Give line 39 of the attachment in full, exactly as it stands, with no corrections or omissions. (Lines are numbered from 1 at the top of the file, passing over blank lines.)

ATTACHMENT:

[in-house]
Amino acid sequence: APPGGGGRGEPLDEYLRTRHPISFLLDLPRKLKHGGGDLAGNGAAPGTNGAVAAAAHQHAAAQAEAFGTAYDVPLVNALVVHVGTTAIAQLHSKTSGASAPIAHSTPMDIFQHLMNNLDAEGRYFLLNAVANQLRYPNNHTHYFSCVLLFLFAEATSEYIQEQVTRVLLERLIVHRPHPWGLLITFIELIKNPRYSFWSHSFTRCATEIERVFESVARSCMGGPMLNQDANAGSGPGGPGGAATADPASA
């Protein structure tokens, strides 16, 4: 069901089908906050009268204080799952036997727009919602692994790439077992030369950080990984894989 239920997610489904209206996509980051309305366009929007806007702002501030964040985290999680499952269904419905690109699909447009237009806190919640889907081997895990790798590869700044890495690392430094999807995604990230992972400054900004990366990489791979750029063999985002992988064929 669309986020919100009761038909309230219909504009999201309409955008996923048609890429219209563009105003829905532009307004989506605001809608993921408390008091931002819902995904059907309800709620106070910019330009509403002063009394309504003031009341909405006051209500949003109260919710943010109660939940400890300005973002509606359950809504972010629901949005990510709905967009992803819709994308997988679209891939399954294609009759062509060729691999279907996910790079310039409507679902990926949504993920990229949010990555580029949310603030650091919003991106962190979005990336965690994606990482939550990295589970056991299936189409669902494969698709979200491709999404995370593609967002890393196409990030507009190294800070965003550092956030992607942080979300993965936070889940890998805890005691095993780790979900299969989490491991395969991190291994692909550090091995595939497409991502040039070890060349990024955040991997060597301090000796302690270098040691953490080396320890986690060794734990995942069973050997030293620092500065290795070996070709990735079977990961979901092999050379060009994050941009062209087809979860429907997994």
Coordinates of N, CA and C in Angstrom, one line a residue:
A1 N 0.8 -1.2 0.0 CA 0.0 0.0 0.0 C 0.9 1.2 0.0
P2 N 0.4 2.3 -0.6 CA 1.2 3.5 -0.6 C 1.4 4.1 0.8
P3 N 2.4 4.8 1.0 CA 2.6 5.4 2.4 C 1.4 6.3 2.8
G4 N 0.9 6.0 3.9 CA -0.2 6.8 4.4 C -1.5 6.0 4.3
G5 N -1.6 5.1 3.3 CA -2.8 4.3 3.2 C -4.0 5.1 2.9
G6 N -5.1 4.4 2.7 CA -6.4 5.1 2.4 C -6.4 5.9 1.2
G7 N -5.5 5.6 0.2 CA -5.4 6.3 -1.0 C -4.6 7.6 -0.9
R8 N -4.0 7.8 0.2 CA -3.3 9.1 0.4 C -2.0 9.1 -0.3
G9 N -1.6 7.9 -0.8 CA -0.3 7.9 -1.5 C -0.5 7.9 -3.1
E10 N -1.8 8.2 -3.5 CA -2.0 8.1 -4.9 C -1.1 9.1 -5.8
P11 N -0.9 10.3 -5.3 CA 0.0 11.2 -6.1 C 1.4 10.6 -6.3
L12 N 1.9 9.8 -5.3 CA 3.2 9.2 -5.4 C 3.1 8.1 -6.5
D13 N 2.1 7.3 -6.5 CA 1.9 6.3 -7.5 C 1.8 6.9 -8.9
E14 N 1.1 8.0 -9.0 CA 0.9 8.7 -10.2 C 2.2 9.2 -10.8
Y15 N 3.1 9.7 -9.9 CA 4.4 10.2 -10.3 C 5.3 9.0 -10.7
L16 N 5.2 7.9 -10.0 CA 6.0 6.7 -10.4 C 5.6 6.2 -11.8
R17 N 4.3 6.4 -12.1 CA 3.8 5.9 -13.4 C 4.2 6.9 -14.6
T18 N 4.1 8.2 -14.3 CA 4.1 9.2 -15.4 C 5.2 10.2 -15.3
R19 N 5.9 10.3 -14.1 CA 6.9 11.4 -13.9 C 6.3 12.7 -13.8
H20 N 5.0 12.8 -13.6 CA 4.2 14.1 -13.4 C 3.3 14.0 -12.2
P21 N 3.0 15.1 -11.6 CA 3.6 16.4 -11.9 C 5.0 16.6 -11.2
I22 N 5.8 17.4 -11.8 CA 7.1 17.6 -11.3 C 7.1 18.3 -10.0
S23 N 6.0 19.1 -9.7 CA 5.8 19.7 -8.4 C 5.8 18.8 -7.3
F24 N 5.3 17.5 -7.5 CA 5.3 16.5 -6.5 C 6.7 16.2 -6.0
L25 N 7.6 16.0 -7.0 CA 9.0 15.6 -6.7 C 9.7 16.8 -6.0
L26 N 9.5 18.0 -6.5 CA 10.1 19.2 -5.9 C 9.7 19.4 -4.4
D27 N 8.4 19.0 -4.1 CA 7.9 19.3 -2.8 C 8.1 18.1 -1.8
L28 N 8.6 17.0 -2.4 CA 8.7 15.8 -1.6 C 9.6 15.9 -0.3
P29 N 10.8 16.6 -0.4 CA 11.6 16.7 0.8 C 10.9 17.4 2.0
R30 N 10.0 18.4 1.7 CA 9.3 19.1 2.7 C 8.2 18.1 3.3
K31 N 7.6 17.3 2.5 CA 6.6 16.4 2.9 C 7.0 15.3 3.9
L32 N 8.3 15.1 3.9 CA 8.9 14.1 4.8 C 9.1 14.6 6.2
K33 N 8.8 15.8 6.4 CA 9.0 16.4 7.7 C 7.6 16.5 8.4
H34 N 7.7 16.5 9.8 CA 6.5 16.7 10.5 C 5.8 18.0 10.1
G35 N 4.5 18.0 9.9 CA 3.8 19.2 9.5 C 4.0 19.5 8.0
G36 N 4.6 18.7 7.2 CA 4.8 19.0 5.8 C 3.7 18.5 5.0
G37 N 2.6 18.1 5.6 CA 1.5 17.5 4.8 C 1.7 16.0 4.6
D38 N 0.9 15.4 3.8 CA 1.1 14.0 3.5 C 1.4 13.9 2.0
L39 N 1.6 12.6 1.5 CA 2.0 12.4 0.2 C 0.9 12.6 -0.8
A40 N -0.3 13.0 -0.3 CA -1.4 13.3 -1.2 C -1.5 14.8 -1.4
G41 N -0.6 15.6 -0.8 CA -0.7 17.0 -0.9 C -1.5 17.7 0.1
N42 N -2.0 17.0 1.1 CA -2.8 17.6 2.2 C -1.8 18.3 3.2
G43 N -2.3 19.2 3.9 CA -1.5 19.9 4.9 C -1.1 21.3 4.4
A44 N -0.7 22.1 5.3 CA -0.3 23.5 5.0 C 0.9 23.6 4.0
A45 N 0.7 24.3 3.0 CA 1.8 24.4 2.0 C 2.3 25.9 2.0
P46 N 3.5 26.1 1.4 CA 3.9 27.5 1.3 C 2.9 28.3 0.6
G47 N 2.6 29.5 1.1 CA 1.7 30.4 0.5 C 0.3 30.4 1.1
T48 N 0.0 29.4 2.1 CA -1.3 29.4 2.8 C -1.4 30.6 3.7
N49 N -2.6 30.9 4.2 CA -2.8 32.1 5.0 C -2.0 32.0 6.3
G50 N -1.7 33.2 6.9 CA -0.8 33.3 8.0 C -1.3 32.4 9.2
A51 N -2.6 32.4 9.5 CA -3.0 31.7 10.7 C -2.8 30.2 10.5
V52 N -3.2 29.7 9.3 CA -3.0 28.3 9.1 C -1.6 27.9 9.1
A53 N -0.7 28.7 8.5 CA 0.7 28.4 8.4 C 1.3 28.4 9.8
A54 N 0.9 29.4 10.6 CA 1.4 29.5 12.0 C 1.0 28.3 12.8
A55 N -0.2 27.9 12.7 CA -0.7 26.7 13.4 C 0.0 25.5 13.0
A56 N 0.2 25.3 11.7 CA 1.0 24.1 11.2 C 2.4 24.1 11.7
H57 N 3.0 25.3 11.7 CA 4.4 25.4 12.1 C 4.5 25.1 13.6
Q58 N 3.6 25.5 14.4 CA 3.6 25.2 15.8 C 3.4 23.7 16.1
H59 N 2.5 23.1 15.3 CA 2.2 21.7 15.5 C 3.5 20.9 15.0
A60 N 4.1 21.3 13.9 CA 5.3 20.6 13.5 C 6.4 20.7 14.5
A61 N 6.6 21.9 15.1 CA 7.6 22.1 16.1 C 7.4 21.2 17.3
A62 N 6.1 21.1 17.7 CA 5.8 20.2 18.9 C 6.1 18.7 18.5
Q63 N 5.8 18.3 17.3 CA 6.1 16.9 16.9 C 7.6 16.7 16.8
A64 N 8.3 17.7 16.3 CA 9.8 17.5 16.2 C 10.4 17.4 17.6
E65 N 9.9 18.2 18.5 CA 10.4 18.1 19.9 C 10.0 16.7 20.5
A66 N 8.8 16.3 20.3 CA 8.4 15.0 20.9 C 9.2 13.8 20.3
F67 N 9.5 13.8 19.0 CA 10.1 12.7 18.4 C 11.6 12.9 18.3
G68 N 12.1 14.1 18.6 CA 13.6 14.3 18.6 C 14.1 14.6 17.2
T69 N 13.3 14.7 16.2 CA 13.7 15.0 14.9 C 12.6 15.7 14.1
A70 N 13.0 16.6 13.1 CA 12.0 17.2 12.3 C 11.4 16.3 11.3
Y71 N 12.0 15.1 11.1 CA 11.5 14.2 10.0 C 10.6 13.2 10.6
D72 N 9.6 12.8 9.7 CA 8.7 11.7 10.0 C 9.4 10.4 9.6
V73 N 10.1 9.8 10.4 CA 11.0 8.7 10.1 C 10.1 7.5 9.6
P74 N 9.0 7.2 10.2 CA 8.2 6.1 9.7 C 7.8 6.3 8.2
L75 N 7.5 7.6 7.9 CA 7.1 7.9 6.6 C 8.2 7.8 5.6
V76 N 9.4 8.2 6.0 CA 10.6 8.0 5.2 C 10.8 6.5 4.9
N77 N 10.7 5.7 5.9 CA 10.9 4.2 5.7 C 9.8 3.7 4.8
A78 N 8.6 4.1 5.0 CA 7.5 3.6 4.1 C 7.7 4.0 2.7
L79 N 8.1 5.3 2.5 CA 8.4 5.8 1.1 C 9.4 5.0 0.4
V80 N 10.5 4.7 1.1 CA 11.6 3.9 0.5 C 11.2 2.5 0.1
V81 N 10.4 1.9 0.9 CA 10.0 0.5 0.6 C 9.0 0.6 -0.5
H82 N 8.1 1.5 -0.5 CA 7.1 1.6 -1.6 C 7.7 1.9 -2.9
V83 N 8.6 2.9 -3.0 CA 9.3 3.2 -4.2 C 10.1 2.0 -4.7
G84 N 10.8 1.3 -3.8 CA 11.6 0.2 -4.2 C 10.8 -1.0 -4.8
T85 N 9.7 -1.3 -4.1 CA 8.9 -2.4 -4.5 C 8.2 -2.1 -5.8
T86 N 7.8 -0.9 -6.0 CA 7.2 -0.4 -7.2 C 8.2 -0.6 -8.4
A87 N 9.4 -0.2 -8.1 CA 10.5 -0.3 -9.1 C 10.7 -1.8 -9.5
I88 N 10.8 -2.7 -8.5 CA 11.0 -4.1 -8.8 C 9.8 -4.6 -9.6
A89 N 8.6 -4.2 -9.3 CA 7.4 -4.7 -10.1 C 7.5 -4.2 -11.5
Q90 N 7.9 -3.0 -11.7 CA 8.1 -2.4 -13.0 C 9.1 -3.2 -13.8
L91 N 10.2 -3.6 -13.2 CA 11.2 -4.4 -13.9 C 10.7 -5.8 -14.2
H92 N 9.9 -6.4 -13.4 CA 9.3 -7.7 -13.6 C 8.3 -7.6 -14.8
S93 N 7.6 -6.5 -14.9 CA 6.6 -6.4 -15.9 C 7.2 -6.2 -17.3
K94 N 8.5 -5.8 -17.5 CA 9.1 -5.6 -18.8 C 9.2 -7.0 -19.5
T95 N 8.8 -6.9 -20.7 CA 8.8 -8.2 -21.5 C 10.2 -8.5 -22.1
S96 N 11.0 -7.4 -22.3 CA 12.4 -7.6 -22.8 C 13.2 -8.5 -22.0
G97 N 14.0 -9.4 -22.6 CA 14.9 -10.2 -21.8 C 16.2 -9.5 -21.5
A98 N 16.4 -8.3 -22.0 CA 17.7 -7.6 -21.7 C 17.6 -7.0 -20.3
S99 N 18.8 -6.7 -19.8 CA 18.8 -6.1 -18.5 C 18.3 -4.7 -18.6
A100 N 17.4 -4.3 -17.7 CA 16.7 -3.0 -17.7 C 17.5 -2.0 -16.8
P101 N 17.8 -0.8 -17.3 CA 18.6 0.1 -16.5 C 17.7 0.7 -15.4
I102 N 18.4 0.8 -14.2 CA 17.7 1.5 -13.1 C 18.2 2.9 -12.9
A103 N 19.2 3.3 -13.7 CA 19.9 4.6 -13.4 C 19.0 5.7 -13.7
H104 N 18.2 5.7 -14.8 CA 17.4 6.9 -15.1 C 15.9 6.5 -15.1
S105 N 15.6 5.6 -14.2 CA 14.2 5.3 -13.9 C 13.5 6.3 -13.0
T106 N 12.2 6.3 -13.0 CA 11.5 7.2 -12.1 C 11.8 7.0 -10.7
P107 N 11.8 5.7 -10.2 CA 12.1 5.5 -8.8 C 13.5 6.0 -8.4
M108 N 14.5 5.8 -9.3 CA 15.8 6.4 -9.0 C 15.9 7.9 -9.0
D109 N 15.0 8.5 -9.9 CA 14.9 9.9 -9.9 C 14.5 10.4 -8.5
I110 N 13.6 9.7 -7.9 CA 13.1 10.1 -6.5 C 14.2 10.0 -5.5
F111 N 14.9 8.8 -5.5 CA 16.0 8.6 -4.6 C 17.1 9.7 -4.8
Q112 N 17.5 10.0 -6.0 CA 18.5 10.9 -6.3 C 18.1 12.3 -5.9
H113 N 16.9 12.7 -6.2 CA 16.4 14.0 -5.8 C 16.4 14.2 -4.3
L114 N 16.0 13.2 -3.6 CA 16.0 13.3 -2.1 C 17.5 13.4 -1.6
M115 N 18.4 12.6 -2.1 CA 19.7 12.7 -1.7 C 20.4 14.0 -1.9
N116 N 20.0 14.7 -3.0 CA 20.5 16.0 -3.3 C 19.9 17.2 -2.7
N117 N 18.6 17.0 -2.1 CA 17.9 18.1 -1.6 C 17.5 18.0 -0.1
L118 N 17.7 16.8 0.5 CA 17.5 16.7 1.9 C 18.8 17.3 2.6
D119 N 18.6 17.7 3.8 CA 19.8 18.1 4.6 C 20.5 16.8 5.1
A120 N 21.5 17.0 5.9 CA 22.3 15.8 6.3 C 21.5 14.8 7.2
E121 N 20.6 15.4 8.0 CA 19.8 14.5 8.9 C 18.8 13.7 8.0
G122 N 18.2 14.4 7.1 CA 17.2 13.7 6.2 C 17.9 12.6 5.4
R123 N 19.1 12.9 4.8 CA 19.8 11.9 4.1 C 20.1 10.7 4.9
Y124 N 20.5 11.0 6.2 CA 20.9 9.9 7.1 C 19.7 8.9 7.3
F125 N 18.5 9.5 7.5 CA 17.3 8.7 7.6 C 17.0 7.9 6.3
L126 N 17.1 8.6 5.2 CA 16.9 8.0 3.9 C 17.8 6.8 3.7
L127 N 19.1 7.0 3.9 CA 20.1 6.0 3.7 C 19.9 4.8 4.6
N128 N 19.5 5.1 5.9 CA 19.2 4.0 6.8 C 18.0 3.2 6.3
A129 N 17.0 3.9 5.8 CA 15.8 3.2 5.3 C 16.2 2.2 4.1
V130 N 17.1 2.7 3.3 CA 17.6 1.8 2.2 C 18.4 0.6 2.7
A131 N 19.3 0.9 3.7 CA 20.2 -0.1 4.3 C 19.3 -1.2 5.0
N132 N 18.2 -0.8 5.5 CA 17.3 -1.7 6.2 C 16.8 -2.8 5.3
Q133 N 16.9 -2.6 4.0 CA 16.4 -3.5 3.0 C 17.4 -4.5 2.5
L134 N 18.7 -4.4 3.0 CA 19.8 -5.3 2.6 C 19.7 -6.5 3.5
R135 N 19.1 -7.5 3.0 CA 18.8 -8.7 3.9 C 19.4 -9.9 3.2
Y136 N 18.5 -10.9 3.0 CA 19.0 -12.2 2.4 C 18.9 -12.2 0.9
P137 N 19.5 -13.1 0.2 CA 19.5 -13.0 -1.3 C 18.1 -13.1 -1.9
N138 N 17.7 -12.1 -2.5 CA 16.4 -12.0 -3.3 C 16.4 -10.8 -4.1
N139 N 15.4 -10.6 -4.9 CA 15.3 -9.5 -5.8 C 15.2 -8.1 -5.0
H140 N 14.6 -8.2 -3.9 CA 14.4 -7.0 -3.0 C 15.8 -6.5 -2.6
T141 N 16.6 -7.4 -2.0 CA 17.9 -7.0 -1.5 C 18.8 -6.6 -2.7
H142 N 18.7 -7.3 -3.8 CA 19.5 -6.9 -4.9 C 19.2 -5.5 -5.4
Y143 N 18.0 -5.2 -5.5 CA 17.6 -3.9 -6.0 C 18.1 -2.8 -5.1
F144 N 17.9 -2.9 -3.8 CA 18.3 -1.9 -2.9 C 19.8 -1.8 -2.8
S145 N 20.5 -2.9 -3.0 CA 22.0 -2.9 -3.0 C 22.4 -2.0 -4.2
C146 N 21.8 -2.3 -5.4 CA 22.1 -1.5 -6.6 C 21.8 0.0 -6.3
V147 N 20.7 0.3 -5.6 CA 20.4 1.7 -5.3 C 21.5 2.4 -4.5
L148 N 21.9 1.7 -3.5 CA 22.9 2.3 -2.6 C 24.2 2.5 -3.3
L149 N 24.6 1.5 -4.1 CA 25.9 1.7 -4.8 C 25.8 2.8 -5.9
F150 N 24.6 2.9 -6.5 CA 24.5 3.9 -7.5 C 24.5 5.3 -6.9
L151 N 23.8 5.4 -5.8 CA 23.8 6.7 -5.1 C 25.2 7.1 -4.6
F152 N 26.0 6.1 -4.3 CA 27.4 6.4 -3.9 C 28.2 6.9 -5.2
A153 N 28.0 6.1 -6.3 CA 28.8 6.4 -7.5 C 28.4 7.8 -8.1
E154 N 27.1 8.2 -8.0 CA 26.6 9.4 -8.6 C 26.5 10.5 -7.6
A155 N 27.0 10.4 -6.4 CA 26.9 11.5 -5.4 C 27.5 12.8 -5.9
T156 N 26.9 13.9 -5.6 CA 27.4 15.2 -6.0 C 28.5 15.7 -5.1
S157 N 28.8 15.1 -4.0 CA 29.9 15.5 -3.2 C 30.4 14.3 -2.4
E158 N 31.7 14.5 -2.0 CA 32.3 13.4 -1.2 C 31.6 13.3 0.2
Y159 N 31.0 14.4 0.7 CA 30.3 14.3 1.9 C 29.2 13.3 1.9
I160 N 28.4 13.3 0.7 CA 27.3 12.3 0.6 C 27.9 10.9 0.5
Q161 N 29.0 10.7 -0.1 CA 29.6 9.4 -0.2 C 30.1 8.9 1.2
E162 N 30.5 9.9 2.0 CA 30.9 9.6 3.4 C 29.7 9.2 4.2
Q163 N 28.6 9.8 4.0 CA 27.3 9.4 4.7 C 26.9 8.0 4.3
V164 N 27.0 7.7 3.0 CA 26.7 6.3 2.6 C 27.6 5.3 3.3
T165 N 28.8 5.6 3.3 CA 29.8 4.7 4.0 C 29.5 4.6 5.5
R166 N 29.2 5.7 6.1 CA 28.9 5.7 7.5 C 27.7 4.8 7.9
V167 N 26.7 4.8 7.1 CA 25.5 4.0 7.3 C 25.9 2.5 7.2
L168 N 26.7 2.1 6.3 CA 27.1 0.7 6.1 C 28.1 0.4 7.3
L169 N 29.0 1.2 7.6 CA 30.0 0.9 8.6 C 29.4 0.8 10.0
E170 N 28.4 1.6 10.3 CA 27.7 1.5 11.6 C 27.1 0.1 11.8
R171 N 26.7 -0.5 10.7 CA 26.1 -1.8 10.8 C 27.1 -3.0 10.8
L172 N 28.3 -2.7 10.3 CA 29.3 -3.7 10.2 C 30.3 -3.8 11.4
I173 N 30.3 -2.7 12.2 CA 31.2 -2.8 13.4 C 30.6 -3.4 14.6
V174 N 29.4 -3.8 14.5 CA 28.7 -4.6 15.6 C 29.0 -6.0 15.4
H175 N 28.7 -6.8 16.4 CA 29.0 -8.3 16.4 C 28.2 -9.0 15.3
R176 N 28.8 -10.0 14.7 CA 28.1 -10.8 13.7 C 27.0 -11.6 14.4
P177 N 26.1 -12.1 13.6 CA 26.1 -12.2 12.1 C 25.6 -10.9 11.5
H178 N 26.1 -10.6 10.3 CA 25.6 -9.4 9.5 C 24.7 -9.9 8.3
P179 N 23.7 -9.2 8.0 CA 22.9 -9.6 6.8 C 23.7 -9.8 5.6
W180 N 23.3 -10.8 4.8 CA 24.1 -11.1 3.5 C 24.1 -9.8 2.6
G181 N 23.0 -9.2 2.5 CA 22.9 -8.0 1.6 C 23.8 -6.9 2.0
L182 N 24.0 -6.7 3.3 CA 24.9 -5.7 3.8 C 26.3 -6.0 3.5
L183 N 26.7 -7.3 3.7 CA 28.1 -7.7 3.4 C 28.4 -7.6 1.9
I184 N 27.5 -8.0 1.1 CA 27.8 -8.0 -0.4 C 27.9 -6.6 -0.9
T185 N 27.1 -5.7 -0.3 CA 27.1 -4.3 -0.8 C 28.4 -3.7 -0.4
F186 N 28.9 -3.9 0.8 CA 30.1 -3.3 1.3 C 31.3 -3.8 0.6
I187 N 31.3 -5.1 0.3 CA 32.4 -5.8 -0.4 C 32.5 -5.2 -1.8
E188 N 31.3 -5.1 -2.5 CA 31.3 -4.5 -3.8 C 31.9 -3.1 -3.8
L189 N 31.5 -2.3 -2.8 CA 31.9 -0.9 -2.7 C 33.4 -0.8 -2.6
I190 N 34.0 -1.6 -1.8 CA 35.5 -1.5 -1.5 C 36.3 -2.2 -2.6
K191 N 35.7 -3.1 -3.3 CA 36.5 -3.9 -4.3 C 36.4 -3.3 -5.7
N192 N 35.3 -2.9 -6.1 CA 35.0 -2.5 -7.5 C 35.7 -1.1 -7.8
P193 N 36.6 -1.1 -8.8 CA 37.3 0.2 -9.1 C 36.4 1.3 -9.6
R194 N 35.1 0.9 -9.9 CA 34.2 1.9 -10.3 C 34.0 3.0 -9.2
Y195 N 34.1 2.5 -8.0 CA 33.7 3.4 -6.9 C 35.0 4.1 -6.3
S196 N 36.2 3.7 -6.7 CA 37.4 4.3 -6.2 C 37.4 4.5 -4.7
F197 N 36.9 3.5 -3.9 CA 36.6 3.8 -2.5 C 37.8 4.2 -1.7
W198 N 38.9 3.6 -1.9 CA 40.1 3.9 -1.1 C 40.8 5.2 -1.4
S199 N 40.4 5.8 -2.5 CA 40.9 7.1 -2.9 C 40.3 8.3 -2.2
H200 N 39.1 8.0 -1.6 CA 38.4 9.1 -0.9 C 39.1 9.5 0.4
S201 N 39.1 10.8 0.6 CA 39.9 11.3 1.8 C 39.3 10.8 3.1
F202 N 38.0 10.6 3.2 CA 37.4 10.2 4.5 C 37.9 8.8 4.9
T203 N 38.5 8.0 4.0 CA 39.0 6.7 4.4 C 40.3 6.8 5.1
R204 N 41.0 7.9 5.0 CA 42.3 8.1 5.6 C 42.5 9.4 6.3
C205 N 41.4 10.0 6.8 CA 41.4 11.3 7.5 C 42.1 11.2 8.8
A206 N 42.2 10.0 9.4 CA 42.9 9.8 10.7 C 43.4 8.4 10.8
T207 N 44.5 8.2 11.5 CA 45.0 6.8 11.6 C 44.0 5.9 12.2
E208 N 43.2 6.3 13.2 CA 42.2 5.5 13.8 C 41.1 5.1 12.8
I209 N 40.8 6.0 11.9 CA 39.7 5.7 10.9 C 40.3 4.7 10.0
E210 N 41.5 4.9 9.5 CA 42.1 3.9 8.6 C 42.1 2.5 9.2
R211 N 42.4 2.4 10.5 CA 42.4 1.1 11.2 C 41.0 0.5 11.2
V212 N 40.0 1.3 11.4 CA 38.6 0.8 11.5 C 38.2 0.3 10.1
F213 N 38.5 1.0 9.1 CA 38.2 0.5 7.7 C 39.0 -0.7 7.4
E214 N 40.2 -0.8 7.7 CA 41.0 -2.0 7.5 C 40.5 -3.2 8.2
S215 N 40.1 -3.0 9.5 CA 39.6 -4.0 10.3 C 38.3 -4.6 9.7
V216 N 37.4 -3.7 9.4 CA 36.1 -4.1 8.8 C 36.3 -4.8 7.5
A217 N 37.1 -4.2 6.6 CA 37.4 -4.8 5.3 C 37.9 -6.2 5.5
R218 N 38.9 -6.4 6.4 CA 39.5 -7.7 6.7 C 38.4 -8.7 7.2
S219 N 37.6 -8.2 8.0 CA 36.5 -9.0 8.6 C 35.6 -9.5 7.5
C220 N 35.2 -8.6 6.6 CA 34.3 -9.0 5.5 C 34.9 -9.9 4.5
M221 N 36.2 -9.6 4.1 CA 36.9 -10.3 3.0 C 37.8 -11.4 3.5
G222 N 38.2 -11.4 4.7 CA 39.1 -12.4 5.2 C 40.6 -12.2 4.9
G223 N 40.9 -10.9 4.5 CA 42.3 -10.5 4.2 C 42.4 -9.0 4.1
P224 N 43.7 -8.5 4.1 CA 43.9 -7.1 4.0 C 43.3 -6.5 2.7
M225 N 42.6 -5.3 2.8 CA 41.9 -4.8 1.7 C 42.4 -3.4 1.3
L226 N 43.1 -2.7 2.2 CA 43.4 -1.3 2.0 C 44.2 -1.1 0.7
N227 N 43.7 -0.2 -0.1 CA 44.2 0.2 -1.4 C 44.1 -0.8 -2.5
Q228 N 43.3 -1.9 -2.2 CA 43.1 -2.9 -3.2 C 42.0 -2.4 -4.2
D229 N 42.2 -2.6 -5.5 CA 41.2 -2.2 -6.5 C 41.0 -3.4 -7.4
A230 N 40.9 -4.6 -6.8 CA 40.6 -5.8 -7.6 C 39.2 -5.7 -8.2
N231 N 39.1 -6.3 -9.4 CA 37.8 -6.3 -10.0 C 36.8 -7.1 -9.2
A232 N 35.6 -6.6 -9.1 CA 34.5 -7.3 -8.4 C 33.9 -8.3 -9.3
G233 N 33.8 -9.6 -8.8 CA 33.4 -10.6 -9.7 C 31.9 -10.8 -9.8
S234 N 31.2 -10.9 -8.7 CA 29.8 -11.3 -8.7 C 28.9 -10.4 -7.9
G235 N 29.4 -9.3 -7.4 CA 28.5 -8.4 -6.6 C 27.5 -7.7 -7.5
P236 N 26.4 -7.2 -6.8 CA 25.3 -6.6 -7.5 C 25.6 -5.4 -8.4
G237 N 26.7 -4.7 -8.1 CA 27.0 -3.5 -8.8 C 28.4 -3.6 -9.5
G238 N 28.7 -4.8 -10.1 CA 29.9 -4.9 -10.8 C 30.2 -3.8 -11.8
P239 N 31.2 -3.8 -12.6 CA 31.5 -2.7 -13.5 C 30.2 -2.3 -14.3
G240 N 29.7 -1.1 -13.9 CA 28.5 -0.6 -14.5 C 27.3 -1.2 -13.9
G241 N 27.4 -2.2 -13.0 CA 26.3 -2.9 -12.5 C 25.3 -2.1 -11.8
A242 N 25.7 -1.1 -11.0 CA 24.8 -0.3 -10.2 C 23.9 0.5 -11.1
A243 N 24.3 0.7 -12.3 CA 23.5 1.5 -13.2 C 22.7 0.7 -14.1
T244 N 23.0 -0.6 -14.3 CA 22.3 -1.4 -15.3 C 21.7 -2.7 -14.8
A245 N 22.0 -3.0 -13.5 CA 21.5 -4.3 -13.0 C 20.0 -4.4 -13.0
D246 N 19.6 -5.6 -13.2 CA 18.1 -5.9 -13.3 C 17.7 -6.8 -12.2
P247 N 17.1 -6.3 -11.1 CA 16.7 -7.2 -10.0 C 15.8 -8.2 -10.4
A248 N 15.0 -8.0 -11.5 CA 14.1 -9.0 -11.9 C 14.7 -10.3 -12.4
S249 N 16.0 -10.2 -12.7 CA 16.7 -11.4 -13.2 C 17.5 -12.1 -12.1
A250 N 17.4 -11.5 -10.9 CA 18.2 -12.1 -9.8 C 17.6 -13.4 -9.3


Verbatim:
G35 N 4.5 18.0 9.9 CA 3.8 19.2 9.5 C 4.0 19.5 8.0